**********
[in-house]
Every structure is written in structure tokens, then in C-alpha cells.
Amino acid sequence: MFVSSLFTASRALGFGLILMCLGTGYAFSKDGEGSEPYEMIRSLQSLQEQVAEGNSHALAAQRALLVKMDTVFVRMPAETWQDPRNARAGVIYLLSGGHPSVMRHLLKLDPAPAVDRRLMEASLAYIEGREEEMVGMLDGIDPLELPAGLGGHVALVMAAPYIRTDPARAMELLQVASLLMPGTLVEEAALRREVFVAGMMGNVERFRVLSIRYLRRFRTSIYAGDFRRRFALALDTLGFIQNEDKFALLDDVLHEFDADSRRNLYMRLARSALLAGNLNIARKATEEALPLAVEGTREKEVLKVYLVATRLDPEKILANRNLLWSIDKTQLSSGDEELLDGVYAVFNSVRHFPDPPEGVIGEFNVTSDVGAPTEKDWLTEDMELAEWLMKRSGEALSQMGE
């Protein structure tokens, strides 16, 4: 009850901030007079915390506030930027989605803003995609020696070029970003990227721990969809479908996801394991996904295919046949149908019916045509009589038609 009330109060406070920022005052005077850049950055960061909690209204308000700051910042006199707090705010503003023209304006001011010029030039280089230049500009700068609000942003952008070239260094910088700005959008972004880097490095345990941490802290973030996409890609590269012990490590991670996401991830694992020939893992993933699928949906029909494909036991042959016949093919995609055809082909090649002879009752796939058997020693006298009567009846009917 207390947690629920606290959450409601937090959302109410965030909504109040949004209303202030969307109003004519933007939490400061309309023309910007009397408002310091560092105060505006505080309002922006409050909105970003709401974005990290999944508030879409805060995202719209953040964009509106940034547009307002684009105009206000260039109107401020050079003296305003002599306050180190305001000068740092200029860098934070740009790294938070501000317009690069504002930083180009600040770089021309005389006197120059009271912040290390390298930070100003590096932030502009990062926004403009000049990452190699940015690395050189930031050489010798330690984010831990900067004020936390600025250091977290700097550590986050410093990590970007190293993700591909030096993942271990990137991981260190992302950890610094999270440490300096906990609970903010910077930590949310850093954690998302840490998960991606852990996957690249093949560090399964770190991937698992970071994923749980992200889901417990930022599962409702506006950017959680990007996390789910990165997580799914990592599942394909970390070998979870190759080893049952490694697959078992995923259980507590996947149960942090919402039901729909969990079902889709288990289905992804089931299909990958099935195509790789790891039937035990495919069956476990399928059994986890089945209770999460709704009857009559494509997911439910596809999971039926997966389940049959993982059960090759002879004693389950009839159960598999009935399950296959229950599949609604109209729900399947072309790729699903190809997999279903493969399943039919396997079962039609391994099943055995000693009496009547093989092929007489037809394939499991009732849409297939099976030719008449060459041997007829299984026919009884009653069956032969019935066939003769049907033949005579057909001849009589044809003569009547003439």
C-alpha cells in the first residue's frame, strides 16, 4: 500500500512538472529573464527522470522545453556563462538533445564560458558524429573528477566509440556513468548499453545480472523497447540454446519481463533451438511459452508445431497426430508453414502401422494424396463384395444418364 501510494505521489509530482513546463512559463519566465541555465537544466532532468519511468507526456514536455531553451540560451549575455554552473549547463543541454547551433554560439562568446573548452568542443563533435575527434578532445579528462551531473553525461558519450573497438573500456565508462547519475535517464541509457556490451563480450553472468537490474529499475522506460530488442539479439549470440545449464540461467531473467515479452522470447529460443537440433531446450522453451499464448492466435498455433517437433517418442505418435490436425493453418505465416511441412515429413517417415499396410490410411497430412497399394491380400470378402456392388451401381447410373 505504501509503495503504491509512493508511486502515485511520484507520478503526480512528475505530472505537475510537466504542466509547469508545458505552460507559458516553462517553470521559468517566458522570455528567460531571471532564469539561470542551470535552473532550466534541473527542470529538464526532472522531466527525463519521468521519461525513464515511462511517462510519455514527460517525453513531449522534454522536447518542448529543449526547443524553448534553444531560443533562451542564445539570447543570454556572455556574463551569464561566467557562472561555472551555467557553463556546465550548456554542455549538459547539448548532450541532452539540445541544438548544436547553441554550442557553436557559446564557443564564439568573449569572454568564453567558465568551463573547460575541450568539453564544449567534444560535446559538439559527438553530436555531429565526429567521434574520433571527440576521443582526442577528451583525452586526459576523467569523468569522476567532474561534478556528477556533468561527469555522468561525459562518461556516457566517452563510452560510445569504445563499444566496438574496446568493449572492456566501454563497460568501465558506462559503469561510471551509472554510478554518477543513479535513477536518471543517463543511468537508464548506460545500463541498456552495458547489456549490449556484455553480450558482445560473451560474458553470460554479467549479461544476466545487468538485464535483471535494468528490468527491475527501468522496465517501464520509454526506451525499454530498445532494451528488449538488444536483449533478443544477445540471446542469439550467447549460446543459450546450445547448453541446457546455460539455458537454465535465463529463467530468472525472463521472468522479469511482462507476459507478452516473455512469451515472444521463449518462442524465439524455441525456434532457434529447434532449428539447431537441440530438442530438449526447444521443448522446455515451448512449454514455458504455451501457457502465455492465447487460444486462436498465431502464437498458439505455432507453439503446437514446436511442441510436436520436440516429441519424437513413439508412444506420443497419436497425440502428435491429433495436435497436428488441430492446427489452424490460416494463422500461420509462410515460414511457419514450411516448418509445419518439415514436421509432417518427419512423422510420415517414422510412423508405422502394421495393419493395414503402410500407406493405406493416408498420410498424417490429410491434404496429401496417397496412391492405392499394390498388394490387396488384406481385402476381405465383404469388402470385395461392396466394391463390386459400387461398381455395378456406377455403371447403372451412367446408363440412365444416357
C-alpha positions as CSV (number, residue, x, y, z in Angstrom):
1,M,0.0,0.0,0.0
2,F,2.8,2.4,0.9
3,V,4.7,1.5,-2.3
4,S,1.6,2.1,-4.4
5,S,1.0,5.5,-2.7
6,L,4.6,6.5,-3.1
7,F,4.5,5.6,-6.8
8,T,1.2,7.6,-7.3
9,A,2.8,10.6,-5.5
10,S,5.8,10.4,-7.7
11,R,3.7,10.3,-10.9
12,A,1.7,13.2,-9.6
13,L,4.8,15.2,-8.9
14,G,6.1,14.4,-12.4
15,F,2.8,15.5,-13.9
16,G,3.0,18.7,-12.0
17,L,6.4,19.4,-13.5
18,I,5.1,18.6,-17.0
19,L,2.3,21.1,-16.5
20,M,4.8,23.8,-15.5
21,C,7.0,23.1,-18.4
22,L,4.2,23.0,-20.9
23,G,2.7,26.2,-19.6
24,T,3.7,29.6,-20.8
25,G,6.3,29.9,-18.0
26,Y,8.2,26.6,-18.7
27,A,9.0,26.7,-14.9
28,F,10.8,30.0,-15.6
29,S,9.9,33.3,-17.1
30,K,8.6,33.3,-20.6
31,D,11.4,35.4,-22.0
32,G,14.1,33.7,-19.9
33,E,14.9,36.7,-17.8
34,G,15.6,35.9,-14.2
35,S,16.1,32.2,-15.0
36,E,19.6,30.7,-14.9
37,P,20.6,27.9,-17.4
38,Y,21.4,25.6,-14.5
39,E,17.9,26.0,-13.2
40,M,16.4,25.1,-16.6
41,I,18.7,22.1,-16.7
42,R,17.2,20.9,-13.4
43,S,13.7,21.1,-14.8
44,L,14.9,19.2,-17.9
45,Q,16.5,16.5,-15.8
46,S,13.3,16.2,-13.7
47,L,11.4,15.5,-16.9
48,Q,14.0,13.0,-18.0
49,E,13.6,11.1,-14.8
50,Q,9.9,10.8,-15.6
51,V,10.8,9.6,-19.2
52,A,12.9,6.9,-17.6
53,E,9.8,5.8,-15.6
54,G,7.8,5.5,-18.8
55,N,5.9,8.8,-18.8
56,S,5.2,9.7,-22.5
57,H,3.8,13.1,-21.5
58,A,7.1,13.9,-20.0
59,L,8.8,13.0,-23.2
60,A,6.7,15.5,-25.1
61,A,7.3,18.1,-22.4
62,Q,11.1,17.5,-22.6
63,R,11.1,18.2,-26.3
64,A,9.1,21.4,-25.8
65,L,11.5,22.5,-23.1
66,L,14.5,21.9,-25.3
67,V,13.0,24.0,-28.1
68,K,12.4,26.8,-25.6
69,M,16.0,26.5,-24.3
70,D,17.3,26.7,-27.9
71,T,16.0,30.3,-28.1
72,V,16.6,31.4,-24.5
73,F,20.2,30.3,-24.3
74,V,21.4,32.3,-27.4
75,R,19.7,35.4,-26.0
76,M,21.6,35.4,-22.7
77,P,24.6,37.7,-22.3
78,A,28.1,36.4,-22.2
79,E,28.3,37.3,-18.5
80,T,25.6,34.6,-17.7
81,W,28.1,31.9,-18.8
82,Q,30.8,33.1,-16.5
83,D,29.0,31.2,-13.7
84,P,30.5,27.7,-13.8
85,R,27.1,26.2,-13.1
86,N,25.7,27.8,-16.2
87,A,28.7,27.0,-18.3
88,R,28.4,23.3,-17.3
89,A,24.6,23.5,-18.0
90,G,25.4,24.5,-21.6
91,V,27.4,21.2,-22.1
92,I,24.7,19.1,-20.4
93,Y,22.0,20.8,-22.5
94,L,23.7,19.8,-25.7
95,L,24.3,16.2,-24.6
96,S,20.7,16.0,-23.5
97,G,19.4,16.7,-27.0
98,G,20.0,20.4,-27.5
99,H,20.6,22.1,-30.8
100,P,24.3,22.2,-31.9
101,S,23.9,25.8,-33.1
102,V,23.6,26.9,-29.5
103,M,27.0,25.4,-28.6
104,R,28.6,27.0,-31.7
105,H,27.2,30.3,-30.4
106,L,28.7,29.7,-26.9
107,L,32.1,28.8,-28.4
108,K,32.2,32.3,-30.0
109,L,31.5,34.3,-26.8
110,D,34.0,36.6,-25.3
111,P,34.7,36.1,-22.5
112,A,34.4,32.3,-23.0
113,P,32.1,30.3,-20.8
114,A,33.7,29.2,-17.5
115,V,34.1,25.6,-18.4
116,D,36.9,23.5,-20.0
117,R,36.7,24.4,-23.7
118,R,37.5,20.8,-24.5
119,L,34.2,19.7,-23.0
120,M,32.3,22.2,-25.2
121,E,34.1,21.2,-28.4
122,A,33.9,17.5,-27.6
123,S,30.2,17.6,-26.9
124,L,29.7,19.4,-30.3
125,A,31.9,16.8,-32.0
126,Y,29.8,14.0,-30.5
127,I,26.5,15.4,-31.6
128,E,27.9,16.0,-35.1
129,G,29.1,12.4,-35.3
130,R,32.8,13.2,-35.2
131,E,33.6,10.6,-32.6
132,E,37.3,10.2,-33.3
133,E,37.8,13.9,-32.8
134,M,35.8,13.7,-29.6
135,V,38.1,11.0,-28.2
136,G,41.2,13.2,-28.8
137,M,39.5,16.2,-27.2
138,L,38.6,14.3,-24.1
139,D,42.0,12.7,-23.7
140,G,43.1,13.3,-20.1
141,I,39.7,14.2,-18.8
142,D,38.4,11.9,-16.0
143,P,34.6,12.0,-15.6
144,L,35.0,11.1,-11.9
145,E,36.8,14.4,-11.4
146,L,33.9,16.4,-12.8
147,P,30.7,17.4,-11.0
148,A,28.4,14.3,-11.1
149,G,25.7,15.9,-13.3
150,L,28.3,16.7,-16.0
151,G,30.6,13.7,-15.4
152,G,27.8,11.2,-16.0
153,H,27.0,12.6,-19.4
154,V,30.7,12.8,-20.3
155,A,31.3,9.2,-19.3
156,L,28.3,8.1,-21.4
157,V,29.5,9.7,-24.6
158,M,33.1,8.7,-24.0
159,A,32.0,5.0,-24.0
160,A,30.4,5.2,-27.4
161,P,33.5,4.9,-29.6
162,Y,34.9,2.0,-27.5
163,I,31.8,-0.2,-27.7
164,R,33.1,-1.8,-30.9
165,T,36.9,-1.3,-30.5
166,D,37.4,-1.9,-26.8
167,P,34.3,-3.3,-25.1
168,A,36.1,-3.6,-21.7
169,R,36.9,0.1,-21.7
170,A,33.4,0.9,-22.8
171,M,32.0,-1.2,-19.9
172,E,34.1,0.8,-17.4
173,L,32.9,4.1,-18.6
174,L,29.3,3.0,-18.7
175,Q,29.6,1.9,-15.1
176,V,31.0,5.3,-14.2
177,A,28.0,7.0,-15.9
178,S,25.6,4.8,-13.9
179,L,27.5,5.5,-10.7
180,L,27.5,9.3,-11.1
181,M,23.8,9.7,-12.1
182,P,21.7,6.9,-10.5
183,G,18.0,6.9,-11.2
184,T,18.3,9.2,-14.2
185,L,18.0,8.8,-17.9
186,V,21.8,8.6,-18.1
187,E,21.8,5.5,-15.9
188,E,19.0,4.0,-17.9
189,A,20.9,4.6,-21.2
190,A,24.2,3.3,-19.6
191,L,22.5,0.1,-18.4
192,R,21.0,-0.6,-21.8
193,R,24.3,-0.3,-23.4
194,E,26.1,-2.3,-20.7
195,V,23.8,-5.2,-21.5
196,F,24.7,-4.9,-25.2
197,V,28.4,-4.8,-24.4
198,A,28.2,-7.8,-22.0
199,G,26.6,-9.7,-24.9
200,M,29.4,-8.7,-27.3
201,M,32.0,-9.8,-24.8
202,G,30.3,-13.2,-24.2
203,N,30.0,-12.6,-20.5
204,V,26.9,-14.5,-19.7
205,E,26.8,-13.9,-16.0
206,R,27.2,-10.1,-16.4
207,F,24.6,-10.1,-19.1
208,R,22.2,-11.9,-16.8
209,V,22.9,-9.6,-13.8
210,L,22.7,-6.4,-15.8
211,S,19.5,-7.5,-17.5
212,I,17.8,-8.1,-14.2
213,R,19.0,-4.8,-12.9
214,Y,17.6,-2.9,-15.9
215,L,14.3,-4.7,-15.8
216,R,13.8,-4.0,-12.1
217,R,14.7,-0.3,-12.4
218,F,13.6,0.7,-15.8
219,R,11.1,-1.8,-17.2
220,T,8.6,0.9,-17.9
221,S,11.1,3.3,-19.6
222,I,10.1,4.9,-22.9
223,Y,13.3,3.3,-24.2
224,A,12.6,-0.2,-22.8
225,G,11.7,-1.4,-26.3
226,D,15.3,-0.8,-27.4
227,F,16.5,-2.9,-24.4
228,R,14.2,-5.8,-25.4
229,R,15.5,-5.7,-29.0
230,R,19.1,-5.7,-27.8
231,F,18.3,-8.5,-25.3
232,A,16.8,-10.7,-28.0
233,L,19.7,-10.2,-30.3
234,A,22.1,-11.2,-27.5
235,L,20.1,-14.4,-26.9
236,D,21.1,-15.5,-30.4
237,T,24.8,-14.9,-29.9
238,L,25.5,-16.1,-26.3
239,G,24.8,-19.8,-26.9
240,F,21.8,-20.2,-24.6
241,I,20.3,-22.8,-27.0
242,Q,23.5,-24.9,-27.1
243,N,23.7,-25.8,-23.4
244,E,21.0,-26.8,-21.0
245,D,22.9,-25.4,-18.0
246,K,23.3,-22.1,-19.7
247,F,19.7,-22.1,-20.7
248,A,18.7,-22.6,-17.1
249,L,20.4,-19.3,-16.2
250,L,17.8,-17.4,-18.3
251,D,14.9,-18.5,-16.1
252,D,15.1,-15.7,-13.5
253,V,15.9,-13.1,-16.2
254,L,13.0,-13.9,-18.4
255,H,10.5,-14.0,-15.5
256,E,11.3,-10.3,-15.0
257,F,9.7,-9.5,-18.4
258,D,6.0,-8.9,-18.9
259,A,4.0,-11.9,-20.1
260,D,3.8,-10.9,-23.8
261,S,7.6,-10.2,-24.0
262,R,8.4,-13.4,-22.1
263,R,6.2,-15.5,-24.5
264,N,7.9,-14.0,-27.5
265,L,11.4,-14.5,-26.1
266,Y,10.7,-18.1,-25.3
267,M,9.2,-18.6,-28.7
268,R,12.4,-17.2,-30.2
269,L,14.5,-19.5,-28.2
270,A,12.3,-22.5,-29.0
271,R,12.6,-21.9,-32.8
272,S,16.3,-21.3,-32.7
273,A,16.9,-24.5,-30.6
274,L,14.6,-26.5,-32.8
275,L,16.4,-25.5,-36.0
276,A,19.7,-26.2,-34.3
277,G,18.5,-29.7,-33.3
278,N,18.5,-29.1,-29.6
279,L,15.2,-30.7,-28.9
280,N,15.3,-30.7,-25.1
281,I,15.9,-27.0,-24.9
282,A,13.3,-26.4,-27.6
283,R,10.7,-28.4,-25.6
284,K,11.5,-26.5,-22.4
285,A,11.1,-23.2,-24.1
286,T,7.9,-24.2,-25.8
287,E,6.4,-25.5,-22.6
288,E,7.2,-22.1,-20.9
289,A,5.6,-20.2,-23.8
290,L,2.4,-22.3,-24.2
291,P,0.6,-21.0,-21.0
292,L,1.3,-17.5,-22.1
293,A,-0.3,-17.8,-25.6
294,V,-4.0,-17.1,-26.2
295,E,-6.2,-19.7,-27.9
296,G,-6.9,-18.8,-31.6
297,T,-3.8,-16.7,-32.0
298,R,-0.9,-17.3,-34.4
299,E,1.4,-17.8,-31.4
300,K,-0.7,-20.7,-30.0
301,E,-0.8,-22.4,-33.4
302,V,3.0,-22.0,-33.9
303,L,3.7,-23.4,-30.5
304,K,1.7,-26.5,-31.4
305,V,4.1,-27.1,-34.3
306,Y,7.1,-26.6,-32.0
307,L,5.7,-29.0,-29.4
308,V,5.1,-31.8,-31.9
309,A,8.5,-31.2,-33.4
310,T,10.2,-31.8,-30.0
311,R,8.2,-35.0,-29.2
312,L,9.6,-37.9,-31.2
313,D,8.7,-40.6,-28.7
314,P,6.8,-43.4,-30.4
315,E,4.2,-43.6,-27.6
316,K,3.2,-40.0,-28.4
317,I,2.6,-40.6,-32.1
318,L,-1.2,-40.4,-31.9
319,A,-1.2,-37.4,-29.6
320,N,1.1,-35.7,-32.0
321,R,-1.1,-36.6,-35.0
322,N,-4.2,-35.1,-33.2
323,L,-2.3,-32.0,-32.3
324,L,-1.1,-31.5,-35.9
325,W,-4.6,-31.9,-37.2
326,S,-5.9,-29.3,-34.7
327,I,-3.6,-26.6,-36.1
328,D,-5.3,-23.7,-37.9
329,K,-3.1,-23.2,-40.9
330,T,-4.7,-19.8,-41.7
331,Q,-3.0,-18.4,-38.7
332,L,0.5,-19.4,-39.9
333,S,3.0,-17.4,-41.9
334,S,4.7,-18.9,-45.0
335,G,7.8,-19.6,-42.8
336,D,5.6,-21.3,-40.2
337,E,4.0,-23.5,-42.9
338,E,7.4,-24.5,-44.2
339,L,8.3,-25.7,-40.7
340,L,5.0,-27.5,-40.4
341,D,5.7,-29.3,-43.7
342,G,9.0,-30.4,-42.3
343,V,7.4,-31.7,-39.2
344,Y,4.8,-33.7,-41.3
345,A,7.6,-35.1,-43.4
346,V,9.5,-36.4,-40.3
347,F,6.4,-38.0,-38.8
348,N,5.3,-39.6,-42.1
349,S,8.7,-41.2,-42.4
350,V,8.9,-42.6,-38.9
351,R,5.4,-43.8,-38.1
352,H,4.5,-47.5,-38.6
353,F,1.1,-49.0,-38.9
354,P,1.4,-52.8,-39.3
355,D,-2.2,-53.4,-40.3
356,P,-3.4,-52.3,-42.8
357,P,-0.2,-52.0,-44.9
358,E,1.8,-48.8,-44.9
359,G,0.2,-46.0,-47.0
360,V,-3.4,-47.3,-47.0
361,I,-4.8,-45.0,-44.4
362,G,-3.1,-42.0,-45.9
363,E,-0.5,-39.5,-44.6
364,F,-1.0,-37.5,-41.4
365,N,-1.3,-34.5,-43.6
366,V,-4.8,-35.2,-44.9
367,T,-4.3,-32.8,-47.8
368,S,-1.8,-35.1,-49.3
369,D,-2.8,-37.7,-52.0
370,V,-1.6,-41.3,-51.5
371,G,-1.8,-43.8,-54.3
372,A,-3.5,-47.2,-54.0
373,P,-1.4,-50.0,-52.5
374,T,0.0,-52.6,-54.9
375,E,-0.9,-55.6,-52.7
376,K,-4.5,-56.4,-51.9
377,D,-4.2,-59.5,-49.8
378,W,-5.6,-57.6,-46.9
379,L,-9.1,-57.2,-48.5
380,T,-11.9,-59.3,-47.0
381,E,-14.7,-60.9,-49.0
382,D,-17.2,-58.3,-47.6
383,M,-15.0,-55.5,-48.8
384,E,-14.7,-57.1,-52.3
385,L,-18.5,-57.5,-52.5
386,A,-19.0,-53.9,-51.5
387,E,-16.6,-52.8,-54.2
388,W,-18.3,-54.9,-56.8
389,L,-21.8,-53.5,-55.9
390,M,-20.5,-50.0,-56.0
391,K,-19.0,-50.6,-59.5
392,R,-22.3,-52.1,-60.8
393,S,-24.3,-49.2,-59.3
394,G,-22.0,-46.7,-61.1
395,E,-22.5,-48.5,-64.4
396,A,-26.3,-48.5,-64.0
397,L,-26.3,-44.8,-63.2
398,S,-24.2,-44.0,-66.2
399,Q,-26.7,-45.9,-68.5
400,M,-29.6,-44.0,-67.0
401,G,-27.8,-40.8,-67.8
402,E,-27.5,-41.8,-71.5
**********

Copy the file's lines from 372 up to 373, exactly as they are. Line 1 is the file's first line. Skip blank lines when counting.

366,V,-4.8,-35.2,-44.9
367,T,-4.3,-32.8,-47.8